If Miami Marlins Outbreak Doesn’t Shutdown MLB, What Will?

MIAMI, FLORIDA - JULY 03: Derek Jeter CEO of the Miami Marlins wears a mask while attending the Miami Marlins Summer Workouts at Marlins Park on July 03, 2020 in Miami, Florida. (Photo by Mark Brown/Getty Images)
MIAMI, FLORIDA - JULY 03: Derek Jeter CEO of the Miami Marlins wears a mask while attending the Miami Marlins Summer Workouts at Marlins Park on July 03, 2020 in Miami, Florida. (Photo by Mark Brown/Getty Images) /
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If the Miami Marlins Covid-19 outbreak doesn’t shutdown the MLB season, what would it take to do so?

In case you haven’t heard, a number of Miami Marlins personnel have tested positive for coronavirus, leading to the quarantining of multiple players and the decision by MLB to postpone their game tonight. A second game between the Phillies and the Yankees has also been postponed.

However, what you have most certainly not heard is the news that MLB will be canceling the 2020 season.

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Yet, in light of this story developing just one weekend and one round of flights into a sixty game season, it only seems fair to ask the following question: just what would it take for MLB to arrive at that conclusion? That the time is not right to play games, whatever the circumstances, when so much of so much more consequence is at stake?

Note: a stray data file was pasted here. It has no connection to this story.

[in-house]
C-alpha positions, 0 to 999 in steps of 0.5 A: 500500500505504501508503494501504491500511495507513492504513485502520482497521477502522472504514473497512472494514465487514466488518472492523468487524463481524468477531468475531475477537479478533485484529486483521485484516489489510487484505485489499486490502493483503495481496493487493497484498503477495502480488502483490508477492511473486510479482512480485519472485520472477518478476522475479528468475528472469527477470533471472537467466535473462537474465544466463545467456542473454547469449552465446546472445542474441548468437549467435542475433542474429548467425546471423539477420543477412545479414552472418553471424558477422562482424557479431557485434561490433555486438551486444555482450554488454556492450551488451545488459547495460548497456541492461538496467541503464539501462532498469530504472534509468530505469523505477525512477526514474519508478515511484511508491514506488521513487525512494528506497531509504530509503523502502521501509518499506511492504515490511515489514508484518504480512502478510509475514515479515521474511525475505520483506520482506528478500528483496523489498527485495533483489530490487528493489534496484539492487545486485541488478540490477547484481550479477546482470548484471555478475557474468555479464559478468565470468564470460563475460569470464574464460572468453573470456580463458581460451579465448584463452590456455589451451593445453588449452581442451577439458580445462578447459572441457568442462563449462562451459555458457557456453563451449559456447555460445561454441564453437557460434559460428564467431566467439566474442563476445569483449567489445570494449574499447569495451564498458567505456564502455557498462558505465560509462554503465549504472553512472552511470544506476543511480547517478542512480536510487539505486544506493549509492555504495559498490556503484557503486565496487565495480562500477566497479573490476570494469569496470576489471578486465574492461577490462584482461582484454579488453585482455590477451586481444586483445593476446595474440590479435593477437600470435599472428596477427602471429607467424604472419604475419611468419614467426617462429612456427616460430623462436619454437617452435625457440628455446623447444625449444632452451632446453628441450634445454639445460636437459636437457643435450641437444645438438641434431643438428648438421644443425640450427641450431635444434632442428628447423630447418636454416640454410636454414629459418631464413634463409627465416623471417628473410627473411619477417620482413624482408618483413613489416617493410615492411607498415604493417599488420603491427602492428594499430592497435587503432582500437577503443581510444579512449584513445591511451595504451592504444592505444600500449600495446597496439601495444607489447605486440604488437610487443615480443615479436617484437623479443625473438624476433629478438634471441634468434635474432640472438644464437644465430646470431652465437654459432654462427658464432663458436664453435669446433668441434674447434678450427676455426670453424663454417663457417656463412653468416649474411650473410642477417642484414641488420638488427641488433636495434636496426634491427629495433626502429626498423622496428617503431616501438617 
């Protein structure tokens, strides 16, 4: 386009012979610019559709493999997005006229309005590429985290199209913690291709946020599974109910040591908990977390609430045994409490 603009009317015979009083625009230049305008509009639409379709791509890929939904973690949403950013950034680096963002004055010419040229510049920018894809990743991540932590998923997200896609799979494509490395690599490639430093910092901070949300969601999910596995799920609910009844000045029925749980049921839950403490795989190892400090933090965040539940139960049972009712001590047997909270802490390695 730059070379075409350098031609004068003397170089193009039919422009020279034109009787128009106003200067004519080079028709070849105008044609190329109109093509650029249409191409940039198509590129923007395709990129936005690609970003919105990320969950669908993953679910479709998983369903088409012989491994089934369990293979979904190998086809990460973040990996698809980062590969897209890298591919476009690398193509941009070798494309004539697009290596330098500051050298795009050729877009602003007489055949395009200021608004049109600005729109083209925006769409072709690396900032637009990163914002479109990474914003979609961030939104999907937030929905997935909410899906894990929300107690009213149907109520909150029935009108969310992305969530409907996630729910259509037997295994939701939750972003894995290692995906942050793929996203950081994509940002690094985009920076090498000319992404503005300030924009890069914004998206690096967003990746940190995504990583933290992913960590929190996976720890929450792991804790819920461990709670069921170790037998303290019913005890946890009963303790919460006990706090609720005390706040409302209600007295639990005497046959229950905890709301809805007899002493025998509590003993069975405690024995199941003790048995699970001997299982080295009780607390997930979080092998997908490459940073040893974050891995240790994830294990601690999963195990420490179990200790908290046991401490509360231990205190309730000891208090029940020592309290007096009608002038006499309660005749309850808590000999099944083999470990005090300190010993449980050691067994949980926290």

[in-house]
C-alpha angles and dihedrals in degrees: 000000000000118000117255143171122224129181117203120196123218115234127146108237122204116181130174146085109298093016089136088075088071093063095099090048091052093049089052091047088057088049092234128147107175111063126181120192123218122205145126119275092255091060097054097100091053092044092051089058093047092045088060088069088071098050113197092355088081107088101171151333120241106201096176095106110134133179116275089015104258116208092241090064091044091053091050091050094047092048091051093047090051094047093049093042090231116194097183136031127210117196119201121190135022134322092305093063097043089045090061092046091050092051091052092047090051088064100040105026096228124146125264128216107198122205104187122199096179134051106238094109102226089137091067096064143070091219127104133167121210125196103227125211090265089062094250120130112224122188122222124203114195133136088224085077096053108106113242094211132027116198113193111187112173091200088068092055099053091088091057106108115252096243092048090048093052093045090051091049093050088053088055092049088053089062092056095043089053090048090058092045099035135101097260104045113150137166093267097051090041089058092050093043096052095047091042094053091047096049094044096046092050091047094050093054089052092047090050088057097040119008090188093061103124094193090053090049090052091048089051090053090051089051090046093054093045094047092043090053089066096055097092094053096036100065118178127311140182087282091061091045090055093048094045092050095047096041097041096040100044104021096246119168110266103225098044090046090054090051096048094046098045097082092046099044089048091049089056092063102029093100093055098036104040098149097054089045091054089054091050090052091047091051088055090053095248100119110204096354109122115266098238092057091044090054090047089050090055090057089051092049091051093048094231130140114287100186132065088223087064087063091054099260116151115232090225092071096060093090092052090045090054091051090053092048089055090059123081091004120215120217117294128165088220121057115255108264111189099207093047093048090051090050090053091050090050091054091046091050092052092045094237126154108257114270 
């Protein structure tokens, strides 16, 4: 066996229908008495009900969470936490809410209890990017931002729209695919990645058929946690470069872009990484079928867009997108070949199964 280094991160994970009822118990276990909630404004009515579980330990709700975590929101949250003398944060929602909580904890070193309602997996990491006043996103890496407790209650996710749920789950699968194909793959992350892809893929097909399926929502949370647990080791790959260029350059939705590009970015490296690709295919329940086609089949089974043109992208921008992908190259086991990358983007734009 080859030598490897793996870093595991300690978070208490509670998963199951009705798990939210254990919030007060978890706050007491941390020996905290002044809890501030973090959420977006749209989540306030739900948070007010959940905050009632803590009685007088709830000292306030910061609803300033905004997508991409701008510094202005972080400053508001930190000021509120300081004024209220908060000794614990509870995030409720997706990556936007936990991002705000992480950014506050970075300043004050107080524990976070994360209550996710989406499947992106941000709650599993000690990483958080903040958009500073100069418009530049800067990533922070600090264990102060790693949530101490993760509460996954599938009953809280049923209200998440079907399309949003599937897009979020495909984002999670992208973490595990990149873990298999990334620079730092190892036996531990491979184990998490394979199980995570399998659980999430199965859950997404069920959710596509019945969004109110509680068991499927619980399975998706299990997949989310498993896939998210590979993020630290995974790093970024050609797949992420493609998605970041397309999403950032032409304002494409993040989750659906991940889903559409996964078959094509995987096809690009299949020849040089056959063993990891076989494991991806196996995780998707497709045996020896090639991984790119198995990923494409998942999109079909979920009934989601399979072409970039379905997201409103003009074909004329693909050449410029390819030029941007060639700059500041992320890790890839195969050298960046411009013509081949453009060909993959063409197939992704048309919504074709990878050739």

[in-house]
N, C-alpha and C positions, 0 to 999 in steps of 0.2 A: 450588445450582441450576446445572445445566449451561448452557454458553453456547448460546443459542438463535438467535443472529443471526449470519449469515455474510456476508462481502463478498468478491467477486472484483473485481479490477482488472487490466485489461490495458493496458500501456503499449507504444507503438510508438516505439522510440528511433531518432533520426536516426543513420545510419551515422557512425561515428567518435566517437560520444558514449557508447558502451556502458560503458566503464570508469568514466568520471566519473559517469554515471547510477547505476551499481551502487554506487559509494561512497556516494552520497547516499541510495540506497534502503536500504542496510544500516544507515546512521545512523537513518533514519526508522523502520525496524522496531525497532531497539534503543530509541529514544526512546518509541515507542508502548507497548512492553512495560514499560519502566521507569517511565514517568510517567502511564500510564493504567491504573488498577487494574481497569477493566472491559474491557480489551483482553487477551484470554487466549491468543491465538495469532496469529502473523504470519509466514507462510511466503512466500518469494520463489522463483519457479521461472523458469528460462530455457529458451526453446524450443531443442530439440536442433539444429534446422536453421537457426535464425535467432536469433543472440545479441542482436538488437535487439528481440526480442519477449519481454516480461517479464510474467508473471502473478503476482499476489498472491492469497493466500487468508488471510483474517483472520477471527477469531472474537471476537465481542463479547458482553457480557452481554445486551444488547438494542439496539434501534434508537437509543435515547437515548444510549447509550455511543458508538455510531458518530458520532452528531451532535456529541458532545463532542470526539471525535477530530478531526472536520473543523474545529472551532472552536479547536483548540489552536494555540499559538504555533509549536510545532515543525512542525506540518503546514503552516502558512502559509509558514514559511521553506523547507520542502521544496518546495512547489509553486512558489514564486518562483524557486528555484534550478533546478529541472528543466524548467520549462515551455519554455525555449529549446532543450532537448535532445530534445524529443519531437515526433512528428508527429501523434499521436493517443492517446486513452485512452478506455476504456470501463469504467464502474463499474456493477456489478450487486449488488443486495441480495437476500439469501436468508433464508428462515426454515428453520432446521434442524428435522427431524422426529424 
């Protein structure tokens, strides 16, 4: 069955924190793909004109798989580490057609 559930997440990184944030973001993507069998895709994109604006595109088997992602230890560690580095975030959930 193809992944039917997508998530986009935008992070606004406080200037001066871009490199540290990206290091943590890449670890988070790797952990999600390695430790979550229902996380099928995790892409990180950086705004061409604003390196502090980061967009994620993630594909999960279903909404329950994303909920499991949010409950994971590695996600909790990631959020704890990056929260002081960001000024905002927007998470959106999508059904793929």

And while that question is directed largely at the man behind the MLB curtain, Rob Manfred, it can really be levied at the commissioners and owners of all professional sports teams. An MLB team just lost 33% of their best players in the past twenty-four hours for what is likely a minimum of 10% to 20% of the season. Claims about that being why MLB, in their wisdom, approved sixty-man playing pools aside, this Marlins outbreak already seems very close to that situation of competitive balance being threatened that Manfred speculated about when asked this very question weeks ago.

Now that such a moment has arrived though, that seems like it will not be enough. Two teams then? Perhaps, but surely that will just lead some to argue about MLB being back to an even number of clubs. Three, four? What is the breaking point? When Manfred delivered that initial answer above in his Dan Patrick Show appearance, it seemed a bit vague. But that vagueness, at the time, appeared to be more reflective of the unpredictable nature of the virus than an attempt to keep as many options open as possible. More about prioritizing safety than setting a decision floor, because even one small instance, if severe enough, could necessitate calling the whole thing off.

In that light, the caginess made sense. Now that the first exit ramp has come and gone, MLB must get much more specific. Four teams seems like the maximum acceptable answer, with two the most appropriate. If the answer just keeps being taxi squad depth the whole season long, and cases continue to mount, the only reasonable conclusion for what MLB- and all other sports leagues- are waiting for will be laid clear.

Next. How Soon Is Too Soon To Start Making Trades?. dark

That it will actually take the death of a player to cancel a season.